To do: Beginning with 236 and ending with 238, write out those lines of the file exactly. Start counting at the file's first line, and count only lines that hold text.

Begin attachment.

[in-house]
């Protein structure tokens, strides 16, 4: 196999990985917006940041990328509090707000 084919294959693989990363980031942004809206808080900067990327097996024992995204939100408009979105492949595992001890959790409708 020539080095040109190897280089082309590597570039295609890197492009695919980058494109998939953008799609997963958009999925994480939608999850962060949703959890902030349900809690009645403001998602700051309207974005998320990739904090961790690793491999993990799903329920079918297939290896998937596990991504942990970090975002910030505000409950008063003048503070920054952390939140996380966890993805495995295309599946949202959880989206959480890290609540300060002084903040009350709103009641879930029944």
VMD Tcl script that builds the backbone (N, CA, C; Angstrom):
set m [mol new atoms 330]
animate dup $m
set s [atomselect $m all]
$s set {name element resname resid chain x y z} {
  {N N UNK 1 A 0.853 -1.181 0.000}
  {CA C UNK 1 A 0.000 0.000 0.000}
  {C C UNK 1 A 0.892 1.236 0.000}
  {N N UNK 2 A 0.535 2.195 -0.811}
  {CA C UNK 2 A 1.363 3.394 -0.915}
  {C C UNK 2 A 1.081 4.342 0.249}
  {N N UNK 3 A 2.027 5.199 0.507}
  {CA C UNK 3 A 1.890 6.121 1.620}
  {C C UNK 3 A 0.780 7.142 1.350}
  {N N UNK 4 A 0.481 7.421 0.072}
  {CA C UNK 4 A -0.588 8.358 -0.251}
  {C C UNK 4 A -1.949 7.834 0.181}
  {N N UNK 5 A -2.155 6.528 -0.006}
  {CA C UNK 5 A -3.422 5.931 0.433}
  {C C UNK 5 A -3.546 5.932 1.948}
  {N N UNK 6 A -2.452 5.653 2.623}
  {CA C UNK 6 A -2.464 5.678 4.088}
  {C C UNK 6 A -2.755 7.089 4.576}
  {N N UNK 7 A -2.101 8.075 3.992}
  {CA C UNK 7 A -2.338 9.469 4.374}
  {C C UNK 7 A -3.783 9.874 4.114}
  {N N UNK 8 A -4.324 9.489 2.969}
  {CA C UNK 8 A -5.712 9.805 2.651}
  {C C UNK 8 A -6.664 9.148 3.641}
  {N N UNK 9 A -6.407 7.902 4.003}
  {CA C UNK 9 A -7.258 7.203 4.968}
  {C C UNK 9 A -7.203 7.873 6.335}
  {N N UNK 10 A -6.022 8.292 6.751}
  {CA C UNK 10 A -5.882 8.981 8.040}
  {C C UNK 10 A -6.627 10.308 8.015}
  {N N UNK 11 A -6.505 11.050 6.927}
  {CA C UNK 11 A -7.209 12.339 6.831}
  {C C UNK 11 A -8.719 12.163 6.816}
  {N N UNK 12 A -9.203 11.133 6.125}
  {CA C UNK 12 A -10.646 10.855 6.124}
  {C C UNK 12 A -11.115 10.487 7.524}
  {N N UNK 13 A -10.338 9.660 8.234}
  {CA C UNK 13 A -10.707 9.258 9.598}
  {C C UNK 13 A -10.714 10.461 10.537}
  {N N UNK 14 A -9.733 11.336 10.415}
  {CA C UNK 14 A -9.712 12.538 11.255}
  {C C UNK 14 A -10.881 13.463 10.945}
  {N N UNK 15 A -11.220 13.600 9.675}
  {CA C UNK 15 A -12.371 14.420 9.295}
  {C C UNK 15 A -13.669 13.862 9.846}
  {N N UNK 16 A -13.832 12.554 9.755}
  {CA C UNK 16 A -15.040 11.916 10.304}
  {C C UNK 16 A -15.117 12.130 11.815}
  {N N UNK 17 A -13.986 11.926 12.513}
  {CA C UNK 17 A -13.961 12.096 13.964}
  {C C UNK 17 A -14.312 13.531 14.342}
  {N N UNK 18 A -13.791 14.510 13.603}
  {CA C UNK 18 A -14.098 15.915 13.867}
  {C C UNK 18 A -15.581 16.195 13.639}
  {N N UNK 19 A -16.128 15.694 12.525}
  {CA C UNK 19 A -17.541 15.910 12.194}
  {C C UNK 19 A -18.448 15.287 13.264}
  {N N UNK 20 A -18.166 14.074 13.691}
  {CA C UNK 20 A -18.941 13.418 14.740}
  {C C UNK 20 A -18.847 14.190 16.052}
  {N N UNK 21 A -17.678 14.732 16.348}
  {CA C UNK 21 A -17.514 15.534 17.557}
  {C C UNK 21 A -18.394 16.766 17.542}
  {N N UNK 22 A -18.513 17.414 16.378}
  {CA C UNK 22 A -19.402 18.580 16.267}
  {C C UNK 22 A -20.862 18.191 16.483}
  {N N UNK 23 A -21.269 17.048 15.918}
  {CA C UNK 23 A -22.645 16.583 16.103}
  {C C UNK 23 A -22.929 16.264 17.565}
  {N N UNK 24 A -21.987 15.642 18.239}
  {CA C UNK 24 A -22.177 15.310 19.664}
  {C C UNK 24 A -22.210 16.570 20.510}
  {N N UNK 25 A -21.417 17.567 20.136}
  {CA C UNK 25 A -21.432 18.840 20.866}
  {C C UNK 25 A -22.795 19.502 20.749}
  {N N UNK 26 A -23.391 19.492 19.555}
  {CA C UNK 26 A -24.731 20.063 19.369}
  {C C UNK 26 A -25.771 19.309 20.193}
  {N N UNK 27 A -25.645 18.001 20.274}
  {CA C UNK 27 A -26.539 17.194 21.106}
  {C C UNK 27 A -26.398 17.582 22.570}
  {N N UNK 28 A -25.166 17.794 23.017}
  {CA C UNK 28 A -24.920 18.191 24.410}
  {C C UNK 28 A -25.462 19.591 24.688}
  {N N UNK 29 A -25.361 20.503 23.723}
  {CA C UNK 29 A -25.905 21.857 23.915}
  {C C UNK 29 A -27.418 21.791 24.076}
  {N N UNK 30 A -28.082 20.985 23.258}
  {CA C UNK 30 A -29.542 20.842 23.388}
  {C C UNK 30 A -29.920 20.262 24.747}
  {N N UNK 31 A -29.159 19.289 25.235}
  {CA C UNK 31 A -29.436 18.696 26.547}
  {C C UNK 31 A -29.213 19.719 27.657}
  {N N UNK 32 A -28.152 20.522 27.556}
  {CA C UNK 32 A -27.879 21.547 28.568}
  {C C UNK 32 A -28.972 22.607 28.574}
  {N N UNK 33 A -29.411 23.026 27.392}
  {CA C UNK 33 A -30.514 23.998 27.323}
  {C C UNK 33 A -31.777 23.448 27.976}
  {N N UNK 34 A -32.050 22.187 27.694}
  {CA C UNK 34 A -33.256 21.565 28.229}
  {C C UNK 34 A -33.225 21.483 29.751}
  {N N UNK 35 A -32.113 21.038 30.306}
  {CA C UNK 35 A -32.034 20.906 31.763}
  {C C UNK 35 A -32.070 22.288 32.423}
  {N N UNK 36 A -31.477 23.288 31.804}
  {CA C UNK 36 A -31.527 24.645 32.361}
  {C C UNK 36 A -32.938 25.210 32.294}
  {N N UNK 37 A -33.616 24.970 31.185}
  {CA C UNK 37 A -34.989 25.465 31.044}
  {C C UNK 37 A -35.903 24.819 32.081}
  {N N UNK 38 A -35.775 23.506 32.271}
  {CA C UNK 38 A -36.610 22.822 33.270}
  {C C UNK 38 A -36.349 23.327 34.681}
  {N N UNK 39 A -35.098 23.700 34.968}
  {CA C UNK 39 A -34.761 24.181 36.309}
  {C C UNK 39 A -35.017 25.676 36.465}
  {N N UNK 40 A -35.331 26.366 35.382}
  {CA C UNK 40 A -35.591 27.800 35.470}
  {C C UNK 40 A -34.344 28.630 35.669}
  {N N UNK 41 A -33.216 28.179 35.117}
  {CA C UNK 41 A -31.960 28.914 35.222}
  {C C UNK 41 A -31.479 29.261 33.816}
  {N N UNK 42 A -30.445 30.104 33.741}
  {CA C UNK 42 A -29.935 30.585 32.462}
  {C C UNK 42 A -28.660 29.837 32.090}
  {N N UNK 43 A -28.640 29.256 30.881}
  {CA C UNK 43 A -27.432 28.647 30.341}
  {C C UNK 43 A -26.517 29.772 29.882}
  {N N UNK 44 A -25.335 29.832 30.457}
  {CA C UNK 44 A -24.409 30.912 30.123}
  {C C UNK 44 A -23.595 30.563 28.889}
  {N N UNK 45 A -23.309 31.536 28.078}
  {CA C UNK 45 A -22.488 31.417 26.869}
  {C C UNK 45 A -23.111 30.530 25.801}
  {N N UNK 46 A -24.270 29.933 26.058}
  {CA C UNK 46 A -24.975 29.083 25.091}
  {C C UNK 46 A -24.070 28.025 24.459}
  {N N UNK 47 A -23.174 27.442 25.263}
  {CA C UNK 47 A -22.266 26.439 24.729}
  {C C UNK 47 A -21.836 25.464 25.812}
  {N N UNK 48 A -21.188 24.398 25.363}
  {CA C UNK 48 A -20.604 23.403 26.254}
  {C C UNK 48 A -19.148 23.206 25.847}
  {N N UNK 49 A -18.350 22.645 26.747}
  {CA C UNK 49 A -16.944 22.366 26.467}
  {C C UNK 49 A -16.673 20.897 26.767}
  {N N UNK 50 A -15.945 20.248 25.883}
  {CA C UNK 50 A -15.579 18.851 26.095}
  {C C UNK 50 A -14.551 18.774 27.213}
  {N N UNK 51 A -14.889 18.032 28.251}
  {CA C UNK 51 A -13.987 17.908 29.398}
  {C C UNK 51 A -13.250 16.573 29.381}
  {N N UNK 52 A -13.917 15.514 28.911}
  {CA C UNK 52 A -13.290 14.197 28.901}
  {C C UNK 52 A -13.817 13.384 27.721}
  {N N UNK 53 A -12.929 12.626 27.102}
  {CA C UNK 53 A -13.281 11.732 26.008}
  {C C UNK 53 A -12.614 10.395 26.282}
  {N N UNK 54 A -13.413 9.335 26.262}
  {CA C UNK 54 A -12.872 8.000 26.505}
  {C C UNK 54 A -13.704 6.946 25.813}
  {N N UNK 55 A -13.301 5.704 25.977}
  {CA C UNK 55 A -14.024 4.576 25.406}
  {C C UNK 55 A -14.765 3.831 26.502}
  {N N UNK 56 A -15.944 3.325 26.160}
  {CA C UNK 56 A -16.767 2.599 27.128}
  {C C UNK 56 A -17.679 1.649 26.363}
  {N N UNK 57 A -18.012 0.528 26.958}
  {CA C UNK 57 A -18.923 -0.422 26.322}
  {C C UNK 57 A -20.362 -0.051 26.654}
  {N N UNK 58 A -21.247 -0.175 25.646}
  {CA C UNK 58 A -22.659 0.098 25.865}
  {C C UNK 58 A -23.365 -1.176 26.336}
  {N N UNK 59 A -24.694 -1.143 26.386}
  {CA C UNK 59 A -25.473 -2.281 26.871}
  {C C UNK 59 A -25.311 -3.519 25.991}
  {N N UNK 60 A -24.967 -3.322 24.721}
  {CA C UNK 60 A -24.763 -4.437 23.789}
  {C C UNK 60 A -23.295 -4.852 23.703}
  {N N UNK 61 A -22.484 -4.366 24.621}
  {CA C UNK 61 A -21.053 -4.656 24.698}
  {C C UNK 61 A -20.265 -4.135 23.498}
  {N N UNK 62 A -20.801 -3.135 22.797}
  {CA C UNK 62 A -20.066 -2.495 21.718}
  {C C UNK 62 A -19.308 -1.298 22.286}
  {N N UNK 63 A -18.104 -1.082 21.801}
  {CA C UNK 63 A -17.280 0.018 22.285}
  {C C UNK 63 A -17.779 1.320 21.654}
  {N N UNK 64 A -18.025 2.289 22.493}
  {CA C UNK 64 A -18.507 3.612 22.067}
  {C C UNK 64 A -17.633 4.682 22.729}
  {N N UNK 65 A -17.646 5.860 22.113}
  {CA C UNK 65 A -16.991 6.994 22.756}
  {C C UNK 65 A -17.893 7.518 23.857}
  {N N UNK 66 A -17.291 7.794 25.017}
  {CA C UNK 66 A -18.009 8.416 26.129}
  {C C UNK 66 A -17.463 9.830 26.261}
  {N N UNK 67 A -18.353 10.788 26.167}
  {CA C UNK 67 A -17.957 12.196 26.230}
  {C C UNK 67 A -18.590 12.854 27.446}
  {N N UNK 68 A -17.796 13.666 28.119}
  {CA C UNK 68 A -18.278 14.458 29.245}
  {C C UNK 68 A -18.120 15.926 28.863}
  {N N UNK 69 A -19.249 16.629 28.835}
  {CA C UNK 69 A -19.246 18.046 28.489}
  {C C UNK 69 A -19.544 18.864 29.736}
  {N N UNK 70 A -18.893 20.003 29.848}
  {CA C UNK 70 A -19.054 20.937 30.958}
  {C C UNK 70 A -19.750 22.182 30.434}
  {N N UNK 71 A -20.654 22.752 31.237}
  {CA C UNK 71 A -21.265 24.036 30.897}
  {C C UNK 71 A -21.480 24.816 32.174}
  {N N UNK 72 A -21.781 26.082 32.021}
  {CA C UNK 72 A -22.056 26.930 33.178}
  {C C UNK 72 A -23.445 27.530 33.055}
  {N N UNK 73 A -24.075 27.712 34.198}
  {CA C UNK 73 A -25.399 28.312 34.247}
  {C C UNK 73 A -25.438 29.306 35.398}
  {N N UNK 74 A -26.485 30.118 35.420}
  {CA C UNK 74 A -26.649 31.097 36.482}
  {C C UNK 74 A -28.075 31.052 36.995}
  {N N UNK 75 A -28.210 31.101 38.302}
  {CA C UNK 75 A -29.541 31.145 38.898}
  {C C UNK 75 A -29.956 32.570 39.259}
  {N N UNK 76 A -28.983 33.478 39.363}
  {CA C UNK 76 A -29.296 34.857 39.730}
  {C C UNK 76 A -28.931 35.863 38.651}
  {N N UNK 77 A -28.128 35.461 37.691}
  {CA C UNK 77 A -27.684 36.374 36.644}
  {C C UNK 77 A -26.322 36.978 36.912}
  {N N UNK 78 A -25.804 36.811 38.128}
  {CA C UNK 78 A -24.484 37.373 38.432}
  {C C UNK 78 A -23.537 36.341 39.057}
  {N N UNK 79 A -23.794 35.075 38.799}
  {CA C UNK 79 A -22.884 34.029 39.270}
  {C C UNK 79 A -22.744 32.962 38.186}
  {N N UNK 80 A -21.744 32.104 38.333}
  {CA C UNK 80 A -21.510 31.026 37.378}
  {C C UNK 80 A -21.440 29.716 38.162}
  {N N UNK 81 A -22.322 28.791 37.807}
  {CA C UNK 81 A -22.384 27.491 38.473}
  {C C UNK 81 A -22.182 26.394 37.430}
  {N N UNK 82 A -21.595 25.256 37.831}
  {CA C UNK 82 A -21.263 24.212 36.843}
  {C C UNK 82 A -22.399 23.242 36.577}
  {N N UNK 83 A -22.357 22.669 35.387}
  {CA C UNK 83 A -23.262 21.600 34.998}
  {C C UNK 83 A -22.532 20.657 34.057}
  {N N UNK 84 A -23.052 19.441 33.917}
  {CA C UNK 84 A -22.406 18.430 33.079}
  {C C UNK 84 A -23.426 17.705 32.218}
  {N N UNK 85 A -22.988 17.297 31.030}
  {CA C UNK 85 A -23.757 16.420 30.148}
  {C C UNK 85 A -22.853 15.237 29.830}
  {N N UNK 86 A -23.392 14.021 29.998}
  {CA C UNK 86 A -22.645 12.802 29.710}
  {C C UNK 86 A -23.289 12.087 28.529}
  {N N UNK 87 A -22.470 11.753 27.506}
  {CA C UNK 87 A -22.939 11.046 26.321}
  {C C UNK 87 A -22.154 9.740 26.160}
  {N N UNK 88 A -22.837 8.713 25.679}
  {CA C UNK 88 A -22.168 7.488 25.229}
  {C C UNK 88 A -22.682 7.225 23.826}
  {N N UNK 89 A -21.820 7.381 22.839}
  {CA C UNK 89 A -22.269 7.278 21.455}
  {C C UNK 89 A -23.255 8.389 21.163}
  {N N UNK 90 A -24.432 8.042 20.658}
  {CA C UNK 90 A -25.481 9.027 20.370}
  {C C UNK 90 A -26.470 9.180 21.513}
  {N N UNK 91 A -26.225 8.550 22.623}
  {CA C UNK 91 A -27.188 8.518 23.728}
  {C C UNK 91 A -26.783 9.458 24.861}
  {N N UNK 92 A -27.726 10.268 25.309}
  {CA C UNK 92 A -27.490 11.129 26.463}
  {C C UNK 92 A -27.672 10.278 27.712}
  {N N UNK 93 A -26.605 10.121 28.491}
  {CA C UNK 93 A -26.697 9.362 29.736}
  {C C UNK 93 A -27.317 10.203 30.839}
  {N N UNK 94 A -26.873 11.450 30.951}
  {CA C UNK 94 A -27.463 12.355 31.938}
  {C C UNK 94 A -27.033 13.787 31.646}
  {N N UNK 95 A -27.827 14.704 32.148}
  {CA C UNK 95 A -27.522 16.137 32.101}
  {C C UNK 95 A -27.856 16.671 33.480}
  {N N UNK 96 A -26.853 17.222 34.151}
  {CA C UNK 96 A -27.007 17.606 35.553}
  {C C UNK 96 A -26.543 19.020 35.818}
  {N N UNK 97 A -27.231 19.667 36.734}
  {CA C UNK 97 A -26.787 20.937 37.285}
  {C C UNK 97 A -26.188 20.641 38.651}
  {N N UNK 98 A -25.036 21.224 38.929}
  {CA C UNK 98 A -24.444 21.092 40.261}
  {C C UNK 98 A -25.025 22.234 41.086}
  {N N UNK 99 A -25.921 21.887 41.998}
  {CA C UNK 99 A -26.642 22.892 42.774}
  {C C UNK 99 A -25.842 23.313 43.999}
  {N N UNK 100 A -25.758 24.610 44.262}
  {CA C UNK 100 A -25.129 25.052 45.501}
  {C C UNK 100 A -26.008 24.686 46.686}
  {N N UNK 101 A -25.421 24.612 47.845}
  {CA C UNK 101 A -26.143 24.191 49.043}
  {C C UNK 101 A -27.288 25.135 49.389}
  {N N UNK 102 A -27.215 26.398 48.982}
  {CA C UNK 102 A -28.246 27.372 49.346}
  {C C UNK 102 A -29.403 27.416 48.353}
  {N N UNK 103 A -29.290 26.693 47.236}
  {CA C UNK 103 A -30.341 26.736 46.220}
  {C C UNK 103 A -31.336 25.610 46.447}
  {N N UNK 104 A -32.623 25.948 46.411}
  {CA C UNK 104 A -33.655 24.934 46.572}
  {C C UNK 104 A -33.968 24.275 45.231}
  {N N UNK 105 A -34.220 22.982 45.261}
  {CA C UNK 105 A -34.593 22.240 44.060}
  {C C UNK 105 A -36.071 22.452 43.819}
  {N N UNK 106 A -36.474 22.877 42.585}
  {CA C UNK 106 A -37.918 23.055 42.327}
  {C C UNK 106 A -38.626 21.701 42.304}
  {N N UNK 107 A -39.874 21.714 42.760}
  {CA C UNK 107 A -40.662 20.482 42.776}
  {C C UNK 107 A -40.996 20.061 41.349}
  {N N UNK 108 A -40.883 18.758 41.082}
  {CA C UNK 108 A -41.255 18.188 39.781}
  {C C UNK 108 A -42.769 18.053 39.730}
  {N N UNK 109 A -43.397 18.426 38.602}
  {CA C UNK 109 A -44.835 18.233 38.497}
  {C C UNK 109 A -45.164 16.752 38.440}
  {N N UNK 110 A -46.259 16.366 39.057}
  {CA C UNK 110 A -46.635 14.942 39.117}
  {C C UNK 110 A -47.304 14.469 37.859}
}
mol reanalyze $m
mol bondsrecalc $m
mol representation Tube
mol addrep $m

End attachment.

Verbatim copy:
  {N N UNK 77 A -28.128 35.461 37.691}
  {CA C UNK 77 A -27.684 36.374 36.644}
  {C C UNK 77 A -26.322 36.978 36.912}